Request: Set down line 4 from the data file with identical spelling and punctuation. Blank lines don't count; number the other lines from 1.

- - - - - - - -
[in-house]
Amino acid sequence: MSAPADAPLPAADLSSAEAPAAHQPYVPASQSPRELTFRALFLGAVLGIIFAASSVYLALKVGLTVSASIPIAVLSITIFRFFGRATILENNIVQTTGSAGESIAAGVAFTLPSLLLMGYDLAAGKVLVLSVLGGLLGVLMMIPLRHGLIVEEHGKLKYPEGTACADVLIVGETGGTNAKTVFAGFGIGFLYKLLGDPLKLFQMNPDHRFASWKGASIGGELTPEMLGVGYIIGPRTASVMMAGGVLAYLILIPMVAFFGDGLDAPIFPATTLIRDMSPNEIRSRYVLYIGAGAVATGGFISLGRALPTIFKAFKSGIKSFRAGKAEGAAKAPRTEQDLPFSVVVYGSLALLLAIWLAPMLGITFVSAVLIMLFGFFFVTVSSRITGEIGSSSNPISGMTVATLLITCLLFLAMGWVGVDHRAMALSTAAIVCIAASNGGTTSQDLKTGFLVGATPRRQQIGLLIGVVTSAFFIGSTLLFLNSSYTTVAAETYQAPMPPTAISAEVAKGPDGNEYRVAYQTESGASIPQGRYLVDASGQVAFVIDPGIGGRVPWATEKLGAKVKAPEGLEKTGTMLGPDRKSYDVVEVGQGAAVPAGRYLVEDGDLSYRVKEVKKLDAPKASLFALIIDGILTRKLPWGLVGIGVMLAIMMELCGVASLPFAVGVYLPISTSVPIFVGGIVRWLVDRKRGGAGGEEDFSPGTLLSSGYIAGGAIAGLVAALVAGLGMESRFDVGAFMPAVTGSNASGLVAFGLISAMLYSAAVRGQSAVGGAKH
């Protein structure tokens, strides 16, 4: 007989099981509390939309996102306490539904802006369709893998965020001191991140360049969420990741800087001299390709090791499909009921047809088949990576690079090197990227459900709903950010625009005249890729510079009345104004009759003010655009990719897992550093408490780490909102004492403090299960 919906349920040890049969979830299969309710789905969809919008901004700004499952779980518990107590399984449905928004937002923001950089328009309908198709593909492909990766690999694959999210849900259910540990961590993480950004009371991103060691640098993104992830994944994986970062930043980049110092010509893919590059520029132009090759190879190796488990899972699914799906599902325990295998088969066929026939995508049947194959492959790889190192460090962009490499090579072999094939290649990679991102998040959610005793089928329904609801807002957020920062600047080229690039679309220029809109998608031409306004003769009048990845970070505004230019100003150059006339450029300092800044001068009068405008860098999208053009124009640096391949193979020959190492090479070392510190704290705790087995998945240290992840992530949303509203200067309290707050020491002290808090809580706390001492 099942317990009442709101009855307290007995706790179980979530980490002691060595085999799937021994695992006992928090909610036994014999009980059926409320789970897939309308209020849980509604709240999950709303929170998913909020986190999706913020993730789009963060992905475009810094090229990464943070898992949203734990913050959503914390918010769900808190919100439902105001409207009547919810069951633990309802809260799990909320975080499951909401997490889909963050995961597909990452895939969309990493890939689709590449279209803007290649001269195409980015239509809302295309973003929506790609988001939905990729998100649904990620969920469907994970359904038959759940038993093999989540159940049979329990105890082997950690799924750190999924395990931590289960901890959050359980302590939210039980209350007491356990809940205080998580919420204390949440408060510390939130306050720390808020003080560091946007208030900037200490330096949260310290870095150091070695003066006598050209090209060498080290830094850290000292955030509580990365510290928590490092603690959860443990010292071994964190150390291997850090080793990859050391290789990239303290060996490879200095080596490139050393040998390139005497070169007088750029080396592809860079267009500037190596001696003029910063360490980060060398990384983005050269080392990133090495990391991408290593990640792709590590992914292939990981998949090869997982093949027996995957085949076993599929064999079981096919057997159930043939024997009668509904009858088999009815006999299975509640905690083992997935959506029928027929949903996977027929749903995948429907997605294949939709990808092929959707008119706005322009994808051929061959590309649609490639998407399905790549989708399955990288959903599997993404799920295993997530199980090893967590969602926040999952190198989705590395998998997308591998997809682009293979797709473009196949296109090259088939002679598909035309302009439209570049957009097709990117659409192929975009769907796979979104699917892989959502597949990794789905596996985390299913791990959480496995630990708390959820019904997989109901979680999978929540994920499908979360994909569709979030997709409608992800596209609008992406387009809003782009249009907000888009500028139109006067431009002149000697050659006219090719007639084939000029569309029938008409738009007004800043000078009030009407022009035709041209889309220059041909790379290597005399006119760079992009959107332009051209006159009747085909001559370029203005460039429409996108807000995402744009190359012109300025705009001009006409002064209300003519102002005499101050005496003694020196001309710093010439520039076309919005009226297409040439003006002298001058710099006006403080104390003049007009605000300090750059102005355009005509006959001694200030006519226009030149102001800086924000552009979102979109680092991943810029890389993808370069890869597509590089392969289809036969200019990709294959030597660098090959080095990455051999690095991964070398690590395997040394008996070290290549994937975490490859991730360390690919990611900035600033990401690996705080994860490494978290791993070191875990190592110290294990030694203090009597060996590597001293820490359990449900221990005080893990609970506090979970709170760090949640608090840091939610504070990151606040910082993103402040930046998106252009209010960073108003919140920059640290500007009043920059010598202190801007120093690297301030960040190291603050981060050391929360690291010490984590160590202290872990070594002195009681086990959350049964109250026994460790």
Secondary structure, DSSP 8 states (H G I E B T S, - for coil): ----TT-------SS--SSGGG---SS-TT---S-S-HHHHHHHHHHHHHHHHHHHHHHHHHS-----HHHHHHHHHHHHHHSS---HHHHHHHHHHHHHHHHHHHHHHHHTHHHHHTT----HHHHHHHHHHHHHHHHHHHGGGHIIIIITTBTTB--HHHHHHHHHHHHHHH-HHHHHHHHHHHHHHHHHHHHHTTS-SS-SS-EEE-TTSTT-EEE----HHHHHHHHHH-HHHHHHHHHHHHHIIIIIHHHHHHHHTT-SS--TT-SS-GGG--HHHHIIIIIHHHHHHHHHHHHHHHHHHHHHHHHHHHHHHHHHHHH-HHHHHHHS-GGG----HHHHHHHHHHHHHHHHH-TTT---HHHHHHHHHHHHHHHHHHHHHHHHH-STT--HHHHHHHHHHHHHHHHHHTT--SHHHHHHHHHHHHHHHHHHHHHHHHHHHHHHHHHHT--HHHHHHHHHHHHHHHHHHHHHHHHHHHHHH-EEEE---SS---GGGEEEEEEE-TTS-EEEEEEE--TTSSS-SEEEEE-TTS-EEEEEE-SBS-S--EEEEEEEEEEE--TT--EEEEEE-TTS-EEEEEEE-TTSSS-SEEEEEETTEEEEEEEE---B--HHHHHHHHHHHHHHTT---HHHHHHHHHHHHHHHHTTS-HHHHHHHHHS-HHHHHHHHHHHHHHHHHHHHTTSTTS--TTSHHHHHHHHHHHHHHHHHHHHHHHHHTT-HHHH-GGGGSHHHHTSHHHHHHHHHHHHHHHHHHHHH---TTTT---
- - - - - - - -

Secondary structure, DSSP 8 states (H G I E B T S, - for coil): ----TT-------SS--SSGGG---SS-TT---S-S-HHHHHHHHHHHHHHHHHHHHHHHHHS-----HHHHHHHHHHHHHHSS---HHHHHHHHHHHHHHHHHHHHHHHHTHHHHHTT----HHHHHHHHHHHHHHHHHHHGGGHIIIIITTBTTB--HHHHHHHHHHHHHHH-HHHHHHHHHHHHHHHHHHHHHTTS-SS-SS-EEE-TTSTT-EEE----HHHHHHHHHH-HHHHHHHHHHHHHIIIIIHHHHHHHHTT-SS--TT-SS-GGG--HHHHIIIIIHHHHHHHHHHHHHHHHHHHHHHHHHHHHHHHHHHHH-HHHHHHHS-GGG----HHHHHHHHHHHHHHHHH-TTT---HHHHHHHHHHHHHHHHHHHHHHHHH-STT--HHHHHHHHHHHHHHHHHHTT--SHHHHHHHHHHHHHHHHHHHHHHHHHHHHHHHHHHT--HHHHHHHHHHHHHHHHHHHHHHHHHHHHHH-EEEE---SS---GGGEEEEEEE-TTS-EEEEEEE--TTSSS-SEEEEE-TTS-EEEEEE-SBS-S--EEEEEEEEEEE--TT--EEEEEE-TTS-EEEEEEE-TTSSS-SEEEEEETTEEEEEEEE---B--HHHHHHHHHHHHHHTT---HHHHHHHHHHHHHHHHTTS-HHHHHHHHHS-HHHHHHHHHHHHHHHHHHHHTTSTTS--TTSHHHHHHHHHHHHHHHHHHHHHHHHHTT-HHHH-GGGGSHHHHTSHHHHHHHHHHHHHHHHHHHHH---TTTT---